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U. of I. microbiologist Carl Woese elected to Royal Society

Jim Barlow, Life Sciences Editor
217-333-5802; jebarlow@uiuc.edu

5/19/2006

Carl Woese
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Photo courtesy IGB
Microbiologist Carl Woese of the University of Illinois at Urbana-Champaign has been elected as a foreign member of the Royal Society,

CHAMPAIGN, Ill. — Microbiologist Carl Woese of the University of Illinois at Urbana-Champaign has been elected as a foreign member of the Royal Society, the world’s oldest continuously active scientific academy in the world.

Woese was among six newly chosen foreign members, one honorary member and 44 Fellows named May 19 by the Royal Society, which was founded in 1660. Among the foreign Fellows named with Woese were two Nobel Prize winners. Woese had won the 2003 Crafoord Prize in Biosciences from the Royal Swedish Academy of Sciences, which awards the Nobel Prizes each year.

“The Royal Society is an ultimate scientific society,” said Woese, who holds the Stanley O. Ikenberry Endowed Chair at Illinois. “It is a great honor to be chosen as a member of this great academy.”

In its announcement, the Royal Society cited Woese for his discovery of a third major division of life, the archaea (pronounced ARE-kee-uh) that ranks equally with bacteria and eukaryotes (protozoa, fungi, plants and animals). “This resulted from his study of sequences of 16S ribosomal nucleic acid, which he has shown to be applicable to all living organisms,” the Society said.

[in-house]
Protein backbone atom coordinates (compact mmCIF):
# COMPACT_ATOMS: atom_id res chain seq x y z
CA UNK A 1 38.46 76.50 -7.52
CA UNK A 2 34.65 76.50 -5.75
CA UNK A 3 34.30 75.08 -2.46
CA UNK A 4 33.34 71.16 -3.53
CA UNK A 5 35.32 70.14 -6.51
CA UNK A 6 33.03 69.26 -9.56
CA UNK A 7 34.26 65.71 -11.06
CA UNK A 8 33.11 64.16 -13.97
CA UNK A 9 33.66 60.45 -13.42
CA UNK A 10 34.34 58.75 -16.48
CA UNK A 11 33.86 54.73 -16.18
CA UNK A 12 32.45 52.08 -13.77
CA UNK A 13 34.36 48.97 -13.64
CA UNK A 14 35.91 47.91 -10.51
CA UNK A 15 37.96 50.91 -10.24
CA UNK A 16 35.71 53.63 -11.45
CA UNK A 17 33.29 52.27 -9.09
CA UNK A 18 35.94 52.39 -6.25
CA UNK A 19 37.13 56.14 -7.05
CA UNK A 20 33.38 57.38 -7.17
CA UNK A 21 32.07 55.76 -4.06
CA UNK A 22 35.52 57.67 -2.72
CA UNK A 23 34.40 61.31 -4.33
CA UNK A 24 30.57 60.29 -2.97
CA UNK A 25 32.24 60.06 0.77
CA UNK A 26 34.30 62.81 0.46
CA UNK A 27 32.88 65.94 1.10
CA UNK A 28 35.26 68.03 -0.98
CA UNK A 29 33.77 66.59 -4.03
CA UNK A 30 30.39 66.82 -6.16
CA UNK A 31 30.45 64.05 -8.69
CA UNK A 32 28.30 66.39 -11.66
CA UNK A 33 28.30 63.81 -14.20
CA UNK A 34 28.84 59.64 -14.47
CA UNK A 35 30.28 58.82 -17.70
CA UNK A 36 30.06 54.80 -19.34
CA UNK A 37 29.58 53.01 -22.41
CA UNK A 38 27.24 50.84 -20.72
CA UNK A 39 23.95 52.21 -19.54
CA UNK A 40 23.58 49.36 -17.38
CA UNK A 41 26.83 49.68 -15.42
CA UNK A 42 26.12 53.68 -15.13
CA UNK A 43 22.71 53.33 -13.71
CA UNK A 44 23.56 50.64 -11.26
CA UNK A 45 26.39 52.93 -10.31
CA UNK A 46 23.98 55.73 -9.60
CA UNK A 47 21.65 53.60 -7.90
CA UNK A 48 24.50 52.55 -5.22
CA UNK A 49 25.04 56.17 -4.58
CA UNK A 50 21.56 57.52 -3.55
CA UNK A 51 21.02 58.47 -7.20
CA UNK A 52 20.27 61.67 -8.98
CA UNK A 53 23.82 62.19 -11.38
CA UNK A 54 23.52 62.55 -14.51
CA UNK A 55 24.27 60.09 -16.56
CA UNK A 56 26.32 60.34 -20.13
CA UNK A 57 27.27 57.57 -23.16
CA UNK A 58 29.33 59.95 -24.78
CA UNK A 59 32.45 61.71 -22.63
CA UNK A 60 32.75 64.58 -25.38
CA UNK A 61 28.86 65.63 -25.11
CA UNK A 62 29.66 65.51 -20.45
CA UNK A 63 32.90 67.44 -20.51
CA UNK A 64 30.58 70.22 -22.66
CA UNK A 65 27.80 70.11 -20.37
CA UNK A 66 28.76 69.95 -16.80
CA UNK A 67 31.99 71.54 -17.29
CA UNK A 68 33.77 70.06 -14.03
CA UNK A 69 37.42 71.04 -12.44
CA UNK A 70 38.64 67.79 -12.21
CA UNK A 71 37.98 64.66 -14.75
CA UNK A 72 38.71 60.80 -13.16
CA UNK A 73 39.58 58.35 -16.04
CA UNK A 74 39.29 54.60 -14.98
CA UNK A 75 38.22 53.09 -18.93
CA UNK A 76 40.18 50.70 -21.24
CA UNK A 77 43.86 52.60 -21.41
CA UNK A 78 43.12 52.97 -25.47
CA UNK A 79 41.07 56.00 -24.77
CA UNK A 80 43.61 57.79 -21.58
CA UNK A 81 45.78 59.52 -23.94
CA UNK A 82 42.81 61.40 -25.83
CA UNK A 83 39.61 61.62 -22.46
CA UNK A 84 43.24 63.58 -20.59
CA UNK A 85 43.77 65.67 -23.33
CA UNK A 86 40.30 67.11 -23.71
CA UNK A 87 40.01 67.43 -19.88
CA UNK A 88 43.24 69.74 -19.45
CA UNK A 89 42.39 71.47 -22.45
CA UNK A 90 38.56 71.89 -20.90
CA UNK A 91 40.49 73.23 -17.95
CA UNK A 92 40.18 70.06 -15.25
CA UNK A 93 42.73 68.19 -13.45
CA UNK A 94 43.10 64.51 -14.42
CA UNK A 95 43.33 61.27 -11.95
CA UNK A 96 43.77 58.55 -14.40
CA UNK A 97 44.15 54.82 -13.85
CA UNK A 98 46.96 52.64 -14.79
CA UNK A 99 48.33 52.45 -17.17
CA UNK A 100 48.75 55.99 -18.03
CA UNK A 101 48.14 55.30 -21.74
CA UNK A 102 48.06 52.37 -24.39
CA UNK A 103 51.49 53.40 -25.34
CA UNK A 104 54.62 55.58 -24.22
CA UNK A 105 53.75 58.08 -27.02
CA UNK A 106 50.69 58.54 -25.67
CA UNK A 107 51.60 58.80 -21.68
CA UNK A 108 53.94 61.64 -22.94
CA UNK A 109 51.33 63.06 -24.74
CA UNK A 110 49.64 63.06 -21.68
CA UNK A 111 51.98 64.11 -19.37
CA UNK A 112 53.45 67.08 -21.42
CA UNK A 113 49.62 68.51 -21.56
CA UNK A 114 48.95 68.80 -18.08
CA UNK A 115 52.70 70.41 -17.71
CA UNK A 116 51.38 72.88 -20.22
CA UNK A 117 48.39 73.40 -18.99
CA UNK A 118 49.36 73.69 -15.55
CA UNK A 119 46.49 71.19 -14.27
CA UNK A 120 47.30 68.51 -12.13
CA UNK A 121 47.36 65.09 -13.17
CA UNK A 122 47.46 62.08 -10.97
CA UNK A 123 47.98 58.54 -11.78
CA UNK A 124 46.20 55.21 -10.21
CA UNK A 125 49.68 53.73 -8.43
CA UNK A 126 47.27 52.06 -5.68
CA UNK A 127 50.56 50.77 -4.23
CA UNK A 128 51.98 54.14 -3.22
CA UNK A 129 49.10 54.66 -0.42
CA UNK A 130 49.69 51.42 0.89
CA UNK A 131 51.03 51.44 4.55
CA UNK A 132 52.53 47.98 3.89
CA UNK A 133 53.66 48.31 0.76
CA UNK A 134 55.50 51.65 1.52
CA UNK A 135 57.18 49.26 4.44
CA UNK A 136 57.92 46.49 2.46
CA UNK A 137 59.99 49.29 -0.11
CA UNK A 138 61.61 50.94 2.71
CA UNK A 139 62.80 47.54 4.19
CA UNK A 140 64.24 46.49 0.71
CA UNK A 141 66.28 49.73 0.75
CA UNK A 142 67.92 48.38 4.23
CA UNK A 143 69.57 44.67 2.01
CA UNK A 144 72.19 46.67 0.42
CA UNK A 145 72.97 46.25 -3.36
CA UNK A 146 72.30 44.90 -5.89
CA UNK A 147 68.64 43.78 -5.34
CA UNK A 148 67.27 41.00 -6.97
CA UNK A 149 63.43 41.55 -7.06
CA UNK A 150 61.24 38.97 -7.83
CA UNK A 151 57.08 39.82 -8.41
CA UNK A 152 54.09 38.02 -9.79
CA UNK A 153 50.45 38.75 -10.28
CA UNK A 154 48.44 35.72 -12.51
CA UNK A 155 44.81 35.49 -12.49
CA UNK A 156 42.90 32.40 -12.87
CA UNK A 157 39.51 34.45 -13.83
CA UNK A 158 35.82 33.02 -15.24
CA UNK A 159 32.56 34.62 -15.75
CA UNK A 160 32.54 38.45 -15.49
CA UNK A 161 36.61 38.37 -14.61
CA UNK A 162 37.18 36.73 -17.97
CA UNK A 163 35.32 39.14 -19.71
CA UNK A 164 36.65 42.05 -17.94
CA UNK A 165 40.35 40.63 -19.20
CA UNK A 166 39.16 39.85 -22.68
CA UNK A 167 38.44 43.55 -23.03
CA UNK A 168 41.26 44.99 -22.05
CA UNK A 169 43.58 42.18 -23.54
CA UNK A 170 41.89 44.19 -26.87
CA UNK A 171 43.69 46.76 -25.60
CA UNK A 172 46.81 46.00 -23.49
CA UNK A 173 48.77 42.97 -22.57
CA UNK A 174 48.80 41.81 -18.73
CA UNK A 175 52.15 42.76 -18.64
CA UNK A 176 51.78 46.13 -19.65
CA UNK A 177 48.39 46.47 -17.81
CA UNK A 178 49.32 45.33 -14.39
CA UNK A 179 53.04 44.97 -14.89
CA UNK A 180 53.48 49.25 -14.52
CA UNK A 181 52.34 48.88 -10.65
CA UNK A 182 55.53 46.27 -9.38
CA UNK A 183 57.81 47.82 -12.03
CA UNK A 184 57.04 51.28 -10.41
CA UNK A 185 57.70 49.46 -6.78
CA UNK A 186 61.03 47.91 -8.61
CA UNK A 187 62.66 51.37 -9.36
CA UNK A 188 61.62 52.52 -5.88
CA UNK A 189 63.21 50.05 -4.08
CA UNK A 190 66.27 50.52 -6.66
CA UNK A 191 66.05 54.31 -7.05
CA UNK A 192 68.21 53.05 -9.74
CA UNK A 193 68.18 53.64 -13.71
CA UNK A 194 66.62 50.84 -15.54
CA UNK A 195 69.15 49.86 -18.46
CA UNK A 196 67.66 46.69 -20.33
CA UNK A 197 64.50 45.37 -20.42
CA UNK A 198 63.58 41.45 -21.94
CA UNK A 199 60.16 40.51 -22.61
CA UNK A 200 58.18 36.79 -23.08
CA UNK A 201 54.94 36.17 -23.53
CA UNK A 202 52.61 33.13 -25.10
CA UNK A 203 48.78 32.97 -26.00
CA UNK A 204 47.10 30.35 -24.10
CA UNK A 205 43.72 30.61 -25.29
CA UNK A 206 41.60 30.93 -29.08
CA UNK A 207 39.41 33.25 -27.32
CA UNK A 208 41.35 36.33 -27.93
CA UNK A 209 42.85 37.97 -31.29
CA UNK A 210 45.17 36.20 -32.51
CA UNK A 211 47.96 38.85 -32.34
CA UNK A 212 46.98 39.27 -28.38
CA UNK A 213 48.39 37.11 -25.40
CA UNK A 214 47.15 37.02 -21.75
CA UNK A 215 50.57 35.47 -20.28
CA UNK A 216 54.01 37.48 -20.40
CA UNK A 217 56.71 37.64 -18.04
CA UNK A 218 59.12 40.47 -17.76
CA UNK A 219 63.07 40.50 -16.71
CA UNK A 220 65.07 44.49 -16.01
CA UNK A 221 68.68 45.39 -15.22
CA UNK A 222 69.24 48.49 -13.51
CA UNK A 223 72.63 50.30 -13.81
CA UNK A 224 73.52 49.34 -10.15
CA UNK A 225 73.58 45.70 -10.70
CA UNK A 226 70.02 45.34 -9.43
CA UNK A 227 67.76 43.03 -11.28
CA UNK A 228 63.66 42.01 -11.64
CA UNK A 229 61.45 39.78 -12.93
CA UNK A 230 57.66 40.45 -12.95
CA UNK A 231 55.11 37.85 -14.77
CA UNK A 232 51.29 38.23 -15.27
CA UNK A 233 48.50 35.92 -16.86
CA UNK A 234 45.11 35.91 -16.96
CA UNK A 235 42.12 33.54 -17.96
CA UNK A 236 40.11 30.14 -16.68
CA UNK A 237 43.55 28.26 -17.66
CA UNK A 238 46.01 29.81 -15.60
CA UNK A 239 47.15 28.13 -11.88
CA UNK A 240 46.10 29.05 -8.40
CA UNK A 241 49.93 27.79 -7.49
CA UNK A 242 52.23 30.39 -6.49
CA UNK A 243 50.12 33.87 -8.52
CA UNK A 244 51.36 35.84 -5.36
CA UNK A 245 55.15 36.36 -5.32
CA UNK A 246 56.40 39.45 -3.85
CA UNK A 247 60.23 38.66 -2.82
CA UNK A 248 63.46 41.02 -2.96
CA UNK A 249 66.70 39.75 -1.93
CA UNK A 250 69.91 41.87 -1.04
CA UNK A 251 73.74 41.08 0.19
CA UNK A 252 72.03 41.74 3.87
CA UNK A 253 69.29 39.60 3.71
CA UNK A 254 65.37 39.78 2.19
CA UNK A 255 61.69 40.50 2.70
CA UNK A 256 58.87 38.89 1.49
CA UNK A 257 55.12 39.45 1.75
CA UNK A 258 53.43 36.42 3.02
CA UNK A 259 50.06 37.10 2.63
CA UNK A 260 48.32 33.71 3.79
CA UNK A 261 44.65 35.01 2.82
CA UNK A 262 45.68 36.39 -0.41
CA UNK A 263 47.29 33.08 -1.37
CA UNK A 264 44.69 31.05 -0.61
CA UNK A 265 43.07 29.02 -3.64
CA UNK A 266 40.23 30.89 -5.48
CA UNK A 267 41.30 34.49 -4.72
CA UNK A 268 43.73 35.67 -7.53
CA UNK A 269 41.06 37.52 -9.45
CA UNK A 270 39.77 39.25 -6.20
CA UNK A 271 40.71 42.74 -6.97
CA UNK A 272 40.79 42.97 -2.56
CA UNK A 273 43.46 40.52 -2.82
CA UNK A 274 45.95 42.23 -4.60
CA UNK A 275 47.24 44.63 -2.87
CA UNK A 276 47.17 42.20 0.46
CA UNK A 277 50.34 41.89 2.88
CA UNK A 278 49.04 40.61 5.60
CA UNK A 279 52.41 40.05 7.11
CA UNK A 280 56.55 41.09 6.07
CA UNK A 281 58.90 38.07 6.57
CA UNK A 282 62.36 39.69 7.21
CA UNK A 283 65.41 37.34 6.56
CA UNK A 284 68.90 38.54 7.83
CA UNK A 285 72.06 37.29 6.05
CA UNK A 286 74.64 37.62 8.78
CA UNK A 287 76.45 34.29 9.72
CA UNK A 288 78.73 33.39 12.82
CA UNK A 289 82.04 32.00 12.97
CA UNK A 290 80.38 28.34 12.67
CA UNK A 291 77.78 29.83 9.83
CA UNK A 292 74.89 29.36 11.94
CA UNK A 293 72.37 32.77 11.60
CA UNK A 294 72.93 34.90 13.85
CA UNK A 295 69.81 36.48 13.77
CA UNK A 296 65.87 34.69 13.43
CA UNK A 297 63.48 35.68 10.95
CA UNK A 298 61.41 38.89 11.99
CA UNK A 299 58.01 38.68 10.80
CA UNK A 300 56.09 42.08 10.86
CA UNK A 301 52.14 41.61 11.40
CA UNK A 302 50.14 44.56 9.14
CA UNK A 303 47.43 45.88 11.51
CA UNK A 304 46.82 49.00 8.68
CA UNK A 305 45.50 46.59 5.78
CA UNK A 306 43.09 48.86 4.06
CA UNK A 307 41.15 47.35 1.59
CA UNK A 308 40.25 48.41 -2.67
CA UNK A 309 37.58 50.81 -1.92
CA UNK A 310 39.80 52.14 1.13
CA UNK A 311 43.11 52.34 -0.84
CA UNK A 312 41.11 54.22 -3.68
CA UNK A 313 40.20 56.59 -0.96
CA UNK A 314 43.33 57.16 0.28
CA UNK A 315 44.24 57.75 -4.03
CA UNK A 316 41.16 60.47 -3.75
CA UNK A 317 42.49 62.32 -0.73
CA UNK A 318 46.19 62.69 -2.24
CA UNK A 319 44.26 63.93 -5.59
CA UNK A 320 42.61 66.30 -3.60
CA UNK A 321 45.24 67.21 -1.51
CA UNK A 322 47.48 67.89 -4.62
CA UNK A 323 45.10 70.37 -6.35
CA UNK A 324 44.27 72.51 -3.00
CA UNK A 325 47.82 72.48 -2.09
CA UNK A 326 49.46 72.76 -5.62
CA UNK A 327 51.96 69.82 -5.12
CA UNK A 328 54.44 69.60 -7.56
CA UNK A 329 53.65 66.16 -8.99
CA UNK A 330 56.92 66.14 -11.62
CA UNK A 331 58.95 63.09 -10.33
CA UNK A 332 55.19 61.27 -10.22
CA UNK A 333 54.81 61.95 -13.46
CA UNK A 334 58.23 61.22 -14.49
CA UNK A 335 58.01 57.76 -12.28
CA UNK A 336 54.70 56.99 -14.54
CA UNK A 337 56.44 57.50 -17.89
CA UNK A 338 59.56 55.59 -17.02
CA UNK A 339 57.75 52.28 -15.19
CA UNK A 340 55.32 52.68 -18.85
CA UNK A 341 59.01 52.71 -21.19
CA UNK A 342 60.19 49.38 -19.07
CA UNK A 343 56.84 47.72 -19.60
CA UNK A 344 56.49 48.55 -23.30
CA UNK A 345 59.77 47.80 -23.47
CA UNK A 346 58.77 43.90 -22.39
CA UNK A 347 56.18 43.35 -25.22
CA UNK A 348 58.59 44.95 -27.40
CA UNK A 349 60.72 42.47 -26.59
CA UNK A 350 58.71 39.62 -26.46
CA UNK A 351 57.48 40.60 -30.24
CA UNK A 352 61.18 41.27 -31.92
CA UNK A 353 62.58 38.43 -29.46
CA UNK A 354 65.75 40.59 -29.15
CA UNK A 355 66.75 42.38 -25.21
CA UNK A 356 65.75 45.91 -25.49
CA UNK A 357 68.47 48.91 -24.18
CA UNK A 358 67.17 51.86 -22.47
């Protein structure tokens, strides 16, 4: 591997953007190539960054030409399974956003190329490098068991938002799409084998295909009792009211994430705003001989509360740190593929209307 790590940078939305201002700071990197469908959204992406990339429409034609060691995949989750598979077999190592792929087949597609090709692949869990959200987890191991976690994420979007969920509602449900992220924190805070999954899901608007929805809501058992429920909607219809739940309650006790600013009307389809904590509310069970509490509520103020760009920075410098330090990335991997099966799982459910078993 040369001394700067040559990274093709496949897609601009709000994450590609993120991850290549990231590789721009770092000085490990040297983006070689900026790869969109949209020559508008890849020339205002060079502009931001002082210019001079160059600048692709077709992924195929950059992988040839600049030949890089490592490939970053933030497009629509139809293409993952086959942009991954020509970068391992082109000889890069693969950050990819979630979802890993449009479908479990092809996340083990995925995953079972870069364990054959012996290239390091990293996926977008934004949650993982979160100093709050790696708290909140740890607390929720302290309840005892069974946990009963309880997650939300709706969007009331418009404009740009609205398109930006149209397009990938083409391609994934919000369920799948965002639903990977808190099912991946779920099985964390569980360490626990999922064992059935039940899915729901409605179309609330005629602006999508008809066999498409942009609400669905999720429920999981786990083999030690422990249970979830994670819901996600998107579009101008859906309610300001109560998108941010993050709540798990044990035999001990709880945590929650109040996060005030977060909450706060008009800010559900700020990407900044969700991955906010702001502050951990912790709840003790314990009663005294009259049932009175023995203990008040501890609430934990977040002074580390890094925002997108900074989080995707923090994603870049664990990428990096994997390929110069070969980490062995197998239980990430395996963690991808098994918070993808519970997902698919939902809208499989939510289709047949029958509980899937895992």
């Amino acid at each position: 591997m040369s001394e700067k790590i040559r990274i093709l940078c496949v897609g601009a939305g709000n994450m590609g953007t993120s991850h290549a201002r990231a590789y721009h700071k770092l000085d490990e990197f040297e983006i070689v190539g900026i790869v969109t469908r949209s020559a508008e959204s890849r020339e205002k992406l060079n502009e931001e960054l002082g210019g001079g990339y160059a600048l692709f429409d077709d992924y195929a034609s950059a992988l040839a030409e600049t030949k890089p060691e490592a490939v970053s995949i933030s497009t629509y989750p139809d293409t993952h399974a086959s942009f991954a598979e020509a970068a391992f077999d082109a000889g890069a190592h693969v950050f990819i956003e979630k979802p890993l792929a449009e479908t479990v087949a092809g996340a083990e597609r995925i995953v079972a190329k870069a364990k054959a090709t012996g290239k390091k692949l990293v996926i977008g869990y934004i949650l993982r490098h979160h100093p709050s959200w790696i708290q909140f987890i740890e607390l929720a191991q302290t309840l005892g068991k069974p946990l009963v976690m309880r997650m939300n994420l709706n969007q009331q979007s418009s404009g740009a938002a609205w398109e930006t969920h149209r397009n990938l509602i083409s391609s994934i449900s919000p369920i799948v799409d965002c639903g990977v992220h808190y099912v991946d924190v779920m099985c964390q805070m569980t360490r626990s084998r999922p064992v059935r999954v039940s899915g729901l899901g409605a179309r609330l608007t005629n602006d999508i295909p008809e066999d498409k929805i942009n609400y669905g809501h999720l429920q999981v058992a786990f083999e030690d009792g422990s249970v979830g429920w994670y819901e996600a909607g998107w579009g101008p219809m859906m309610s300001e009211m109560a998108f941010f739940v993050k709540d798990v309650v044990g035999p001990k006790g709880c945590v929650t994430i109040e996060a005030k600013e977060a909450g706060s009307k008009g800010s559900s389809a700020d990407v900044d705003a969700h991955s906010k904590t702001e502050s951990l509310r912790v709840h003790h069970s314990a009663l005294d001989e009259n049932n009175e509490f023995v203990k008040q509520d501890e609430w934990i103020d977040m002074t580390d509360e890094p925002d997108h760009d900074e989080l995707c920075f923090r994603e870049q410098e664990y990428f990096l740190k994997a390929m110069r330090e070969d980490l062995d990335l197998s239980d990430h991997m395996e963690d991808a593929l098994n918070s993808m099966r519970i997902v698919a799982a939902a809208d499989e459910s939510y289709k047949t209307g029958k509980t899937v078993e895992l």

Woese joined the Illinois faculty in 1964 after working at Yale University (1955-60), General Electric Research Laboratory (1960-63) and the Pasteur Institute in Paris (1962).

Woese was born July 15, 1928, in Syracuse, N.Y. He earned his bachelor’s degree in math and physics in 1950 from Amherst College and a doctorate in biophysics in 1953 from Yale University.
Woese received a "genius" research award in 1984 from the John D. and Catherine T. MacArthur Foundation. He was elected into the National Academy of Sciences in 1988.

In 1992, Woese became the 12th recipient of microbiology’s highest honor, the Leeuwenhoek Medal, given each decade by the Dutch Royal Academy of Science in the name of Antonie van Leeuwenhoek, the inventor of the microscope and discoverer of the microbial world. In 1989, Woese was appointed to the Center for Advanced Study, the highest faculty recognition of the Urbana-Champaign campus.

The Royal Society has promoted excellence in science through its Fellowship and Foreign Membership, which has included Isaac Newton, Charles Darwin, Ernest Rutherford, Albert Einstein, Dorothy Hodgkin, Francis Crick, James Watson and Stephen Hawking.